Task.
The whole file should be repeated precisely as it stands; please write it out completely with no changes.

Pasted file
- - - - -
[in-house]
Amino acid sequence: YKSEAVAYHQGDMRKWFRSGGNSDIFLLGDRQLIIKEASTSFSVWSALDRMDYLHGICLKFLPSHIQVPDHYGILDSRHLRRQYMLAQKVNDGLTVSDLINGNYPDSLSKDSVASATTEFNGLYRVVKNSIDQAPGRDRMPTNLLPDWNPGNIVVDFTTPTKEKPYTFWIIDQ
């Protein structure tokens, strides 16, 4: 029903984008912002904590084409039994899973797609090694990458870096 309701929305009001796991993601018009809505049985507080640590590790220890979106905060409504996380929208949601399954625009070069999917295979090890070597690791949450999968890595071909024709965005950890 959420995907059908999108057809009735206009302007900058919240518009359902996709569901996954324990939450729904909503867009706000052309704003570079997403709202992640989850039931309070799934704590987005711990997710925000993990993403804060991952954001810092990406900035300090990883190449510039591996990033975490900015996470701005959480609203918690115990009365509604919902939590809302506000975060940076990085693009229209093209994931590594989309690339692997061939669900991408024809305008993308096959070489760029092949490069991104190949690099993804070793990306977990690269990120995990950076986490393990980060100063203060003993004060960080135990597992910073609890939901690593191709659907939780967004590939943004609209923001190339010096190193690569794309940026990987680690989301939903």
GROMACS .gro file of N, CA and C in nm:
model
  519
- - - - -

[in-house]
Amino acid sequence: YKSEAVAYHQGDMRKWFRSGGNSDIFLLGDRQLIIKEASTSFSVWSALDRMDYLHGICLKFLPSHIQVPDHYGILDSRHLRRQYMLAQKVNDGLTVSDLINGNYPDSLSKDSVASATTEFNGLYRVVKNSIDQAPGRDRMPTNLLPDWNPGNIVVDFTTPTKEKPYTFWIIDQ
């Protein structure tokens, strides 16, 4: 029903984008912002904590084409039994899973797609090694990458870096 309701929305009001796991993601018009809505049985507080640590590790220890979106905060409504996380929208949601399954625009070069999917295979090890070597690791949450999968890595071909024709965005950890 959420995907059908999108057809009735206009302007900058919240518009359902996709569901996954324990939450729904909503867009706000052309704003570079997403709202992640989850039931309070799934704590987005711990997710925000993990993403804060991952954001810092990406900035300090990883190449510039591996990033975490900015996470701005959480609203918690115990009365509604919902939590809302506000975060940076990085693009229209093209994931590594989309690339692997061939669900991408024809305008993308096959070489760029092949490069991104190949690099993804070793990306977990690269990120995990950076986490393990980060100063203060003993004060960080135990597992910073609890939901690593191709659907939780967004590939943004609209923001190339010096190193690569794309940026990987680690989301939903």
GROMACS .gro file of N, CA and C in nm:
model
  519